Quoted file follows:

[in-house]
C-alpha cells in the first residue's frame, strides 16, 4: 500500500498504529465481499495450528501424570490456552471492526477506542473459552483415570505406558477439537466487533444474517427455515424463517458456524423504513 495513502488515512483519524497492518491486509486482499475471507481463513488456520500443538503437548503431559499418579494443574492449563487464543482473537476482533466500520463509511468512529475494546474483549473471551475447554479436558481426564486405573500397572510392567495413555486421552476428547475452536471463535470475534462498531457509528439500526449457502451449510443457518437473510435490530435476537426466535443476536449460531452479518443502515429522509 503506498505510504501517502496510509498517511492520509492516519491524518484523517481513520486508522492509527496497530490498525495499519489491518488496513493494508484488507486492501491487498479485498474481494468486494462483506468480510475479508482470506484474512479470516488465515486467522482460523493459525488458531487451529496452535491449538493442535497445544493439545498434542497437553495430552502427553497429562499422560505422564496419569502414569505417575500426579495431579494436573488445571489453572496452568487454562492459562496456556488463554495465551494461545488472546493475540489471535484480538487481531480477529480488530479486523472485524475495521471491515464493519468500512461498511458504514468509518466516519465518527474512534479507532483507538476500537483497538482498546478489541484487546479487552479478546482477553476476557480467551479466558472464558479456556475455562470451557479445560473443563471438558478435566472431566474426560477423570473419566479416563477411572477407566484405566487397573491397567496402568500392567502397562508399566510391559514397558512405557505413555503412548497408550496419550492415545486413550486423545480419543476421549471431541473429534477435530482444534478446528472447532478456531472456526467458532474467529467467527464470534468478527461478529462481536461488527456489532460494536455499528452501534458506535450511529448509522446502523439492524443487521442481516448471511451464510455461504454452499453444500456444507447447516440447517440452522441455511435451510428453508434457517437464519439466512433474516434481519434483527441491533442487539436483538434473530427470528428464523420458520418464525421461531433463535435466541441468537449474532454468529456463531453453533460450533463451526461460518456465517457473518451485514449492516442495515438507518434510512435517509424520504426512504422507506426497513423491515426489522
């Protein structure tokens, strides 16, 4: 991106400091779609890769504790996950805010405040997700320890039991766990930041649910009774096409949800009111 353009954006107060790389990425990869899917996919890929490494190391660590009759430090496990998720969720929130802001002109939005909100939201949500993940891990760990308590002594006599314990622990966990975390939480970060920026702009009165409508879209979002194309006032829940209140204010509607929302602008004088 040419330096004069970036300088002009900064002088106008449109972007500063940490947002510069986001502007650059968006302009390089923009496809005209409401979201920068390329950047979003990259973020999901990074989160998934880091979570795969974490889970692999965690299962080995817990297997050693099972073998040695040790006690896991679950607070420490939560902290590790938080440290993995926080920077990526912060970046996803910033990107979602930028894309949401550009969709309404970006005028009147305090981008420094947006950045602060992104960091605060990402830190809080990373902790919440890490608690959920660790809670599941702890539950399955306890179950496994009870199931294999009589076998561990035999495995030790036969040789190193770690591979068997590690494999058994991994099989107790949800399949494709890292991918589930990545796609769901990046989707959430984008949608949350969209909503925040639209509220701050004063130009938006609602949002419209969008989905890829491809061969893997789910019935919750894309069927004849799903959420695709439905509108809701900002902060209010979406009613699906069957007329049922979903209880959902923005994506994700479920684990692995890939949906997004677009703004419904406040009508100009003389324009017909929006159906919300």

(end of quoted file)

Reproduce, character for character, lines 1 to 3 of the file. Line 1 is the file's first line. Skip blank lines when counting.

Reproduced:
[in-house]
C-alpha cells in the first residue's frame, strides 16, 4: 500500500498504529465481499495450528501424570490456552471492526477506542473459552483415570505406558477439537466487533444474517427455515424463517458456524423504513 495513502488515512483519524497492518491486509486482499475471507481463513488456520500443538503437548503431559499418579494443574492449563487464543482473537476482533466500520463509511468512529475494546474483549473471551475447554479436558481426564486405573500397572510392567495413555486421552476428547475452536471463535470475534462498531457509528439500526449457502451449510443457518437473510435490530435476537426466535443476536449460531452479518443502515429522509 503506498505510504501517502496510509498517511492520509492516519491524518484523517481513520486508522492509527496497530490498525495499519489491518488496513493494508484488507486492501491487498479485498474481494468486494462483506468480510475479508482470506484474512479470516488465515486467522482460523493459525488458531487451529496452535491449538493442535497445544493439545498434542497437553495430552502427553497429562499422560505422564496419569502414569505417575500426579495431579494436573488445571489453572496452568487454562492459562496456556488463554495465551494461545488472546493475540489471535484480538487481531480477529480488530479486523472485524475495521471491515464493519468500512461498511458504514468509518466516519465518527474512534479507532483507538476500537483497538482498546478489541484487546479487552479478546482477553476476557480467551479466558472464558479456556475455562470451557479445560473443563471438558478435566472431566474426560477423570473419566479416563477411572477407566484405566487397573491397567496402568500392567502397562508399566510391559514397558512405557505413555503412548497408550496419550492415545486413550486423545480419543476421549471431541473429534477435530482444534478446528472447532478456531472456526467458532474467529467467527464470534468478527461478529462481536461488527456489532460494536455499528452501534458506535450511529448509522446502523439492524443487521442481516448471511451464510455461504454452499453444500456444507447447516440447517440452522441455511435451510428453508434457517437464519439466512433474516434481519434483527441491533442487539436483538434473530427470528428464523420458520418464525421461531433463535435466541441468537449474532454468529456463531453453533460450533463451526461460518456465517457473518451485514449492516442495515438507518434510512435517509424520504426512504422507506426497513423491515426489522
């Protein structure tokens, strides 16, 4: 991106400091779609890769504790996950805010405040997700320890039991766990930041649910009774096409949800009111 353009954006107060790389990425990869899917996919890929490494190391660590009759430090496990998720969720929130802001002109939005909100939201949500993940891990760990308590002594006599314990622990966990975390939480970060920026702009009165409508879209979002194309006032829940209140204010509607929302602008004088 040419330096004069970036300088002009900064002088106008449109972007500063940490947002510069986001502007650059968006302009390089923009496809005209409401979201920068390329950047979003990259973020999901990074989160998934880091979570795969974490889970692999965690299962080995817990297997050693099972073998040695040790006690896991679950607070420490939560902290590790938080440290993995926080920077990526912060970046996803910033990107979602930028894309949401550009969709309404970006005028009147305090981008420094947006950045602060992104960091605060990402830190809080990373902790919440890490608690959920660790809670599941702890539950399955306890179950496994009870199931294999009589076998561990035999495995030790036969040789190193770690591979068997590690494999058994991994099989107790949800399949494709890292991918589930990545796609769901990046989707959430984008949608949350969209909503925040639209509220701050004063130009938006609602949002419209969008989905890829491809061969893997789910019935919750894309069927004849799903959420695709439905509108809701900002902060209010979406009613699906069957007329049922979903209880959902923005994506994700479920684990692995890939949906997004677009703004419904406040009508100009003389324009017909929006159906919300």